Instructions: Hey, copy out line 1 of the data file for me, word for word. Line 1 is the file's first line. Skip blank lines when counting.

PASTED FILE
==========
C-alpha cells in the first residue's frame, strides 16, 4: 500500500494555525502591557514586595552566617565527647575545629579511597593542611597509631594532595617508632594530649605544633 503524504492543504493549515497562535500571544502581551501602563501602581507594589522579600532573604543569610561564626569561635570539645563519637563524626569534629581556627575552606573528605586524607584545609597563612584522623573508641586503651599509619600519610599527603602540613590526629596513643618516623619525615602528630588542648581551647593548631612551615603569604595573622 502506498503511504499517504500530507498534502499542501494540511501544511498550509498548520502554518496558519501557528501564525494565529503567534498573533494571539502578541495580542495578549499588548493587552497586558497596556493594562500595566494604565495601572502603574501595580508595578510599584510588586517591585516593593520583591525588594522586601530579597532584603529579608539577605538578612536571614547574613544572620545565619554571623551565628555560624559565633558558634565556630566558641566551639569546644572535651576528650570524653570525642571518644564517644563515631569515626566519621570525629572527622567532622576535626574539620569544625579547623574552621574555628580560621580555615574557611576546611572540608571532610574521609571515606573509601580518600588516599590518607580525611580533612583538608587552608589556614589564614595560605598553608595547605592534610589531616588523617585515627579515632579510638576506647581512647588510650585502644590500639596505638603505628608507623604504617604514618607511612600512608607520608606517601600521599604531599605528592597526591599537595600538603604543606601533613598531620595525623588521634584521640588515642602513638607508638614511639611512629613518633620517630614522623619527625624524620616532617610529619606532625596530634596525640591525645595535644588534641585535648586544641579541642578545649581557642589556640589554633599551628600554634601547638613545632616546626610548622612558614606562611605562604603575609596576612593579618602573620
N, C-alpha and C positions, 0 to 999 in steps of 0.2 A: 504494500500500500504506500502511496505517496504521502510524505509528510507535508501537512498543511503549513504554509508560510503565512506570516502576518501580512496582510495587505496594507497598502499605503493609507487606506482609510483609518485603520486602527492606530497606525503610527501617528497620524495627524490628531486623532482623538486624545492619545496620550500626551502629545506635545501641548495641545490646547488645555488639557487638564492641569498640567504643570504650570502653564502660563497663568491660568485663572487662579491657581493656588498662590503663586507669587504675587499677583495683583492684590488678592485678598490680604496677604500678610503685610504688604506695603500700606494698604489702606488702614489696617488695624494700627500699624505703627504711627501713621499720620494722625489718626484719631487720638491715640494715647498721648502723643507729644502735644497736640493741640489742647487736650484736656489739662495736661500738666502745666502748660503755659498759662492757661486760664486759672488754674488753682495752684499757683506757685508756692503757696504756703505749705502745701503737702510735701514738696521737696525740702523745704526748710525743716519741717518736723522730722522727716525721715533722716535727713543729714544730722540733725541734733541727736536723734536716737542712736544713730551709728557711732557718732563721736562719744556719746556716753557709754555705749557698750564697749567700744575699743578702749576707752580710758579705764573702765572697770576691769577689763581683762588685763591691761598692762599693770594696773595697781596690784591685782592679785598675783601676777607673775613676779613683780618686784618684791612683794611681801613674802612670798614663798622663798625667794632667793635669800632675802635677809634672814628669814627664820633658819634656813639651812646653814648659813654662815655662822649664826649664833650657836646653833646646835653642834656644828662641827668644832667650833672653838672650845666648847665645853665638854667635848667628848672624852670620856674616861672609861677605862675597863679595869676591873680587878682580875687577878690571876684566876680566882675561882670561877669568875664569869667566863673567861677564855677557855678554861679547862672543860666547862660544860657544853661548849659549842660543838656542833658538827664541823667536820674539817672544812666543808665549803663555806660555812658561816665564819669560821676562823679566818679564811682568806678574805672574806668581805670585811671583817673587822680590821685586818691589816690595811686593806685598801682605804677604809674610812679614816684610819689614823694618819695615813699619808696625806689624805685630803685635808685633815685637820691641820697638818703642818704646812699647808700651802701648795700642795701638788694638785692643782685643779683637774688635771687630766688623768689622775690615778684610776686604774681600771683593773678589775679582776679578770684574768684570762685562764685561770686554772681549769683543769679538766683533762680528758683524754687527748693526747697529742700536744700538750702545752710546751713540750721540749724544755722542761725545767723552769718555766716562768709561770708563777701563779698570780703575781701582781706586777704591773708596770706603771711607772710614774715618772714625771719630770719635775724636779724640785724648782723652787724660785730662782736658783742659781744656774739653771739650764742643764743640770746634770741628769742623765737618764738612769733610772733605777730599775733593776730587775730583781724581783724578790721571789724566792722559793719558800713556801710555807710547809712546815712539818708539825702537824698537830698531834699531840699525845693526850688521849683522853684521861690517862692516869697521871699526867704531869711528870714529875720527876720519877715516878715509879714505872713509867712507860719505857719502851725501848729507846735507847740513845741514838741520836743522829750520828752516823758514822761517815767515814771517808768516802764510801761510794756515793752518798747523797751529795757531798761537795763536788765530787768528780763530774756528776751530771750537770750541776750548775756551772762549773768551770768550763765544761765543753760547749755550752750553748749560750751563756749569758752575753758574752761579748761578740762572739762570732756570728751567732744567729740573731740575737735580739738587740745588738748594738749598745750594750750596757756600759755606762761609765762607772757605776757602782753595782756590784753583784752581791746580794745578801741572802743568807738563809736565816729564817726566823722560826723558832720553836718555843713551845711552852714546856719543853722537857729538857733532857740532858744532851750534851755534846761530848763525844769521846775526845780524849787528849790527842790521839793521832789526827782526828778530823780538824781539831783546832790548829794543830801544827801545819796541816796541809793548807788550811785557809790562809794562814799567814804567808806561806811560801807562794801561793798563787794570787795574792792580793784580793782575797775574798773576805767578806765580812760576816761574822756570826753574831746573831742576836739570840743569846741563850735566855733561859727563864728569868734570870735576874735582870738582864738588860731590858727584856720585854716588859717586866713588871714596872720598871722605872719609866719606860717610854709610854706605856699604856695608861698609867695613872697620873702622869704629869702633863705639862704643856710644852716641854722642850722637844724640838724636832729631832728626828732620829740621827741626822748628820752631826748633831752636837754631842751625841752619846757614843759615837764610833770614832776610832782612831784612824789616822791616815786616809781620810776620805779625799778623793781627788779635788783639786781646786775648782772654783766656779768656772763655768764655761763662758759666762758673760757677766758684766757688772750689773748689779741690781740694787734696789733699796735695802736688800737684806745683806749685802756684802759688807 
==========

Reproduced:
C-alpha cells in the first residue's frame, strides 16, 4: 500500500494555525502591557514586595552566617565527647575545629579511597593542611597509631594532595617508632594530649605544633 503524504492543504493549515497562535500571544502581551501602563501602581507594589522579600532573604543569610561564626569561635570539645563519637563524626569534629581556627575552606573528605586524607584545609597563612584522623573508641586503651599509619600519610599527603602540613590526629596513643618516623619525615602528630588542648581551647593548631612551615603569604595573622 502506498503511504499517504500530507498534502499542501494540511501544511498550509498548520502554518496558519501557528501564525494565529503567534498573533494571539502578541495580542495578549499588548493587552497586558497596556493594562500595566494604565495601572502603574501595580508595578510599584510588586517591585516593593520583591525588594522586601530579597532584603529579608539577605538578612536571614547574613544572620545565619554571623551565628555560624559565633558558634565556630566558641566551639569546644572535651576528650570524653570525642571518644564517644563515631569515626566519621570525629572527622567532622576535626574539620569544625579547623574552621574555628580560621580555615574557611576546611572540608571532610574521609571515606573509601580518600588516599590518607580525611580533612583538608587552608589556614589564614595560605598553608595547605592534610589531616588523617585515627579515632579510638576506647581512647588510650585502644590500639596505638603505628608507623604504617604514618607511612600512608607520608606517601600521599604531599605528592597526591599537595600538603604543606601533613598531620595525623588521634584521640588515642602513638607508638614511639611512629613518633620517630614522623619527625624524620616532617610529619606532625596530634596525640591525645595535644588534641585535648586544641579541642578545649581557642589556640589554633599551628600554634601547638613545632616546626610548622612558614606562611605562604603575609596576612593579618602573620